HEADACHE PAIN RELIEF

Diagnosis

Diagnosis

Your doctor can often obtain all the necessary information to diagnose and treat a headache from a detailed series of questions and a careful physical exam. Occasionally, other diagnostic tests are helpful. These include: a CT scan of the head, brain MRI, sinus x-rays, or a lumbar puncture. Concerning features of a headache that may prompt your physician to order one of these tests include:

  • Sudden onset of the worst headache of your life
  • Acute change in your typical pattern of headaches
  • New severe headache in someone over the age of 50
  • Headache that is associated with a seizure or recent head traumax
  • Headache that occurs in the context of a fever, neck stiffness, confusion, weakness, numbness, sensitivity to light, or problems with coordination
  • "Whooshing" or pulsating sounds that are heard with a headache
  • Headaches that vary with changes in head or body position
  • Headaches that occur in people with medical problems such as cancer or AIDS
  • Headaches that are not responding to proper types and amounts of medications
  • Diagnostic tests that may be performed include the following:

    • A head CT scan is a quick and painless test in which X-rays are passed through the body at various angles to produce images of the skull and brain. It is sometimes used to look for an area of bleeding, swelling, mass, or abnormalities in the skull and sinuses. Although a CT scan can provide a quick and useful assessment of the brain's overall anatomy, it is not a very detailed test. People with claustrophobia usually do not mind undergoing a head CT. This test involves a relatively low level of exposure to radiation, slightly more than a chest x-ray.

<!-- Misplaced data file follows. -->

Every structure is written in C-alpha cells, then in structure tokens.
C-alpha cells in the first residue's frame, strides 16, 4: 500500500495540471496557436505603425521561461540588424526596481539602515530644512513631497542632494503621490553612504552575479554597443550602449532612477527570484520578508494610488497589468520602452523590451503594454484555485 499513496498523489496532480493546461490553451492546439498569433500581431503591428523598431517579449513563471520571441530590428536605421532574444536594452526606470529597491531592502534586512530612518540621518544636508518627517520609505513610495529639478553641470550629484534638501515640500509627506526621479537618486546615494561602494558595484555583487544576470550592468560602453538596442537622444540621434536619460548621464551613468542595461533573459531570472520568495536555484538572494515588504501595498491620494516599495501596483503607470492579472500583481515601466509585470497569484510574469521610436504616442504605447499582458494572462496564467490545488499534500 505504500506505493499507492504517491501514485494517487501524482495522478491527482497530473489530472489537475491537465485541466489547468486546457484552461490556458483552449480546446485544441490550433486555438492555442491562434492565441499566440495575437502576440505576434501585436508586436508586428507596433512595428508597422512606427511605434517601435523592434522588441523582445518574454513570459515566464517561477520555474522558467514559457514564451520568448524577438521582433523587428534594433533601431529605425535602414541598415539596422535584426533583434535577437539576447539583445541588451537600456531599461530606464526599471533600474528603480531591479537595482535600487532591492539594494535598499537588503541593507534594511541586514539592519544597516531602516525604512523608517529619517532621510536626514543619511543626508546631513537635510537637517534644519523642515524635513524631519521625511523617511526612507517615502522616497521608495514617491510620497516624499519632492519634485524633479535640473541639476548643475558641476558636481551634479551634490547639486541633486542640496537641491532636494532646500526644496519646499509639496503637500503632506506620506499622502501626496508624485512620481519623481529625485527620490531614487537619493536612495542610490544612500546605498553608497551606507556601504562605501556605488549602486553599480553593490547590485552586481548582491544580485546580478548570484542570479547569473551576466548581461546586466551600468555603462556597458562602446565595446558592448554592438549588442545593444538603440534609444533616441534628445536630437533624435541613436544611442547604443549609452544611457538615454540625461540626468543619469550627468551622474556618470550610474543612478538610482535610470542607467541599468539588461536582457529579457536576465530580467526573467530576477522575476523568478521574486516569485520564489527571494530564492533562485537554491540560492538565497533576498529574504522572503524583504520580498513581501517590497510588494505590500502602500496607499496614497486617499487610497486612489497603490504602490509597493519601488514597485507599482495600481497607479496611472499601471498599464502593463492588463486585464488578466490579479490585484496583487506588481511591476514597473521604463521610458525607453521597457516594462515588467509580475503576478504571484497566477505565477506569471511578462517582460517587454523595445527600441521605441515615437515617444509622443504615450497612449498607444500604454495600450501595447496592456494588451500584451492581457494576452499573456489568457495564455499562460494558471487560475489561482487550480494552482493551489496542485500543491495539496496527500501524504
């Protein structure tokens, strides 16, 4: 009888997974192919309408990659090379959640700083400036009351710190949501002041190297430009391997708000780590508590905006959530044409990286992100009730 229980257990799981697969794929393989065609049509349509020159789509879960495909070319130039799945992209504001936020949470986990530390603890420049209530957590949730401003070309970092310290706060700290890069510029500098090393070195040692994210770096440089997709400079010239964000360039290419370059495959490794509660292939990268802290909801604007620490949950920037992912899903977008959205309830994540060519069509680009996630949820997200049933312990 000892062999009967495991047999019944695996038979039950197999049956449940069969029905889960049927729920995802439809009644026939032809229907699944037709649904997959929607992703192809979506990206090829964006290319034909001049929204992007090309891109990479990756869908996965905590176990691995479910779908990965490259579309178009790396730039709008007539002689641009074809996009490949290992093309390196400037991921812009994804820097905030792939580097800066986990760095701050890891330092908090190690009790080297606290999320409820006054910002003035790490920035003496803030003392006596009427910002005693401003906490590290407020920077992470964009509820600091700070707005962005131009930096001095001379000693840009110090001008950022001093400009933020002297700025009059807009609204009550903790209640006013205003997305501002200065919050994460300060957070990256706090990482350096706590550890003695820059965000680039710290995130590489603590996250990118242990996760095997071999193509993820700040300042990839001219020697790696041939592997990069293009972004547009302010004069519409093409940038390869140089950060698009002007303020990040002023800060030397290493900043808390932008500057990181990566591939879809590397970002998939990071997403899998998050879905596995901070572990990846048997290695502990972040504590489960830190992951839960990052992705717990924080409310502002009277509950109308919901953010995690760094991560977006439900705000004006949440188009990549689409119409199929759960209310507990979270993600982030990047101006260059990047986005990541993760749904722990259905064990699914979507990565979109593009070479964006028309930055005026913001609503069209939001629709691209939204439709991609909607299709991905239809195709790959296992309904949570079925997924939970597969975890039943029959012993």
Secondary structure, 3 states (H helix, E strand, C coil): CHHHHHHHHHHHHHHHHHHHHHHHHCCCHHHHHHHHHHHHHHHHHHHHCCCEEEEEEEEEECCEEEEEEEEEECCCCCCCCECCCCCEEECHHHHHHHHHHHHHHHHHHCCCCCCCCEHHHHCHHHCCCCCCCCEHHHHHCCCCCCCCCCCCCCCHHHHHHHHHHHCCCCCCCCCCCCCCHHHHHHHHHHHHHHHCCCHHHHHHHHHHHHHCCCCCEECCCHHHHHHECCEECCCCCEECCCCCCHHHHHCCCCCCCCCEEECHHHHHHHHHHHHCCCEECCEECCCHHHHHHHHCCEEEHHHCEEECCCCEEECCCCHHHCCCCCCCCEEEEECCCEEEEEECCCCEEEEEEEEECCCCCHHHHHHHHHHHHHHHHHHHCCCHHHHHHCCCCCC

• A brain MRI, or magnetic resonance imaging, uses magnets and radio waves to create highly detailed pictures of the brain. Significantly more information is revealed than with a CT scan. An MRI takes much longer than a CT scan, sometimes up to an hour. It is necessary to lie still in a narrow tunnel during the entire study. For people with claustrophobia, this may be difficult. If available, "open MRI's"are a good alternative. If an open MRI is unavailable, a sedating medication may be helpful. People with pacemakers, some metal heart valves, and brain clips need special consideration before undergoing an MRIviii.
    • Sinus x-rays are useful to identify fluid or inflammation of the maxillary (cheek) and frontal (forehead) sinuses, a condition known as sinusitis that can sometimes cause headaches.
    • A lumbar puncture, or spinal tap, is a procedure in which a small needle is inserted between two bones of the lower spine (lumbar vertebrae) to remove a sample of the fluid that surrounds the brain and spinal cord. A lumbar puncture can help determine if a headache is the result of an infection, such as meningitis, bleeding, or increased pressure in the brain.

Sourced from:
viiiMRI Safety Update 2008:Part 2, Screening Patients for MRI
Shellock FG, Spinazzi A
AJR 2008; 191:1140-1149